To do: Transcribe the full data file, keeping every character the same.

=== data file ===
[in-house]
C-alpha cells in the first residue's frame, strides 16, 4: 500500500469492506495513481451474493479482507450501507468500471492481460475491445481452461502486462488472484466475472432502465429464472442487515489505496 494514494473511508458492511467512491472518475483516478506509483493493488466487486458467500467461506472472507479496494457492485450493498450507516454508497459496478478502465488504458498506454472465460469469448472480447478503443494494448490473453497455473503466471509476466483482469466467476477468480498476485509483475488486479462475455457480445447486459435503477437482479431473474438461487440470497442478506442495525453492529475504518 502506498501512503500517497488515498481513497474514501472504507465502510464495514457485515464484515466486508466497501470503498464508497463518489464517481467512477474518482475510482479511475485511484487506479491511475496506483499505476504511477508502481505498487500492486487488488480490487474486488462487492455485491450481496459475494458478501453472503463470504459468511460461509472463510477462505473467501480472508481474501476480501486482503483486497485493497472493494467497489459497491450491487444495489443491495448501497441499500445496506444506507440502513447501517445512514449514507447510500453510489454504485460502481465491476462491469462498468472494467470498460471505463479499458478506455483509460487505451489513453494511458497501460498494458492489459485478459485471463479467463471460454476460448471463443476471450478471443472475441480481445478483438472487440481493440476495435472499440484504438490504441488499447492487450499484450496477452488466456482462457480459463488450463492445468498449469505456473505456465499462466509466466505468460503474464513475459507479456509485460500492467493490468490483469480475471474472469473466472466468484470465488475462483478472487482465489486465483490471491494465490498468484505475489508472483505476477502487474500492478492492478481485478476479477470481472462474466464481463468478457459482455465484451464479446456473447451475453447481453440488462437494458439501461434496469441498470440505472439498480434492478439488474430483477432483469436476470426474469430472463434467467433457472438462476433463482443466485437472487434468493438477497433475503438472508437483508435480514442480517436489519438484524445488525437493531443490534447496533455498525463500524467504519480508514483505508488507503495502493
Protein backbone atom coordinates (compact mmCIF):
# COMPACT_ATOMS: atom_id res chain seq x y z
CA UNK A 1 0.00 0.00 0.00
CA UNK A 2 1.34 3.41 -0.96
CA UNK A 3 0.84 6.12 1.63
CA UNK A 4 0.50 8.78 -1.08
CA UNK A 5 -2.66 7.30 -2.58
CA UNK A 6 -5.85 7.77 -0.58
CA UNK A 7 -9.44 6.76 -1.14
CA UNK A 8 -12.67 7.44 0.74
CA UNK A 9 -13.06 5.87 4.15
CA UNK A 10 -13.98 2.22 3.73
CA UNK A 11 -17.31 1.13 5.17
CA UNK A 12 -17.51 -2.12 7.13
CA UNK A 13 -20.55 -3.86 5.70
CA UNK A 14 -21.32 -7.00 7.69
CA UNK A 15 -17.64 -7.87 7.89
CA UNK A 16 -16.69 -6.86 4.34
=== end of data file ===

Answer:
[in-house]
C-alpha cells in the first residue's frame, strides 16, 4: 500500500469492506495513481451474493479482507450501507468500471492481460475491445481452461502486462488472484466475472432502465429464472442487515489505496 494514494473511508458492511467512491472518475483516478506509483493493488466487486458467500467461506472472507479496494457492485450493498450507516454508497459496478478502465488504458498506454472465460469469448472480447478503443494494448490473453497455473503466471509476466483482469466467476477468480498476485509483475488486479462475455457480445447486459435503477437482479431473474438461487440470497442478506442495525453492529475504518 502506498501512503500517497488515498481513497474514501472504507465502510464495514457485515464484515466486508466497501470503498464508497463518489464517481467512477474518482475510482479511475485511484487506479491511475496506483499505476504511477508502481505498487500492486487488488480490487474486488462487492455485491450481496459475494458478501453472503463470504459468511460461509472463510477462505473467501480472508481474501476480501486482503483486497485493497472493494467497489459497491450491487444495489443491495448501497441499500445496506444506507440502513447501517445512514449514507447510500453510489454504485460502481465491476462491469462498468472494467470498460471505463479499458478506455483509460487505451489513453494511458497501460498494458492489459485478459485471463479467463471460454476460448471463443476471450478471443472475441480481445478483438472487440481493440476495435472499440484504438490504441488499447492487450499484450496477452488466456482462457480459463488450463492445468498449469505456473505456465499462466509466466505468460503474464513475459507479456509485460500492467493490468490483469480475471474472469473466472466468484470465488475462483478472487482465489486465483490471491494465490498468484505475489508472483505476477502487474500492478492492478481485478476479477470481472462474466464481463468478457459482455465484451464479446456473447451475453447481453440488462437494458439501461434496469441498470440505472439498480434492478439488474430483477432483469436476470426474469430472463434467467433457472438462476433463482443466485437472487434468493438477497433475503438472508437483508435480514442480517436489519438484524445488525437493531443490534447496533455498525463500524467504519480508514483505508488507503495502493
Protein backbone atom coordinates (compact mmCIF):
# COMPACT_ATOMS: atom_id res chain seq x y z
CA UNK A 1 0.00 0.00 0.00
CA UNK A 2 1.34 3.41 -0.96
CA UNK A 3 0.84 6.12 1.63
CA UNK A 4 0.50 8.78 -1.08
CA UNK A 5 -2.66 7.30 -2.58
CA UNK A 6 -5.85 7.77 -0.58
CA UNK A 7 -9.44 6.76 -1.14
CA UNK A 8 -12.67 7.44 0.74
CA UNK A 9 -13.06 5.87 4.15
CA UNK A 10 -13.98 2.22 3.73
CA UNK A 11 -17.31 1.13 5.17
CA UNK A 12 -17.51 -2.12 7.13
CA UNK A 13 -20.55 -3.86 5.70
CA UNK A 14 -21.32 -7.00 7.69
CA UNK A 15 -17.64 -7.87 7.89
CA UNK A 16 -16.69 -6.86 4.34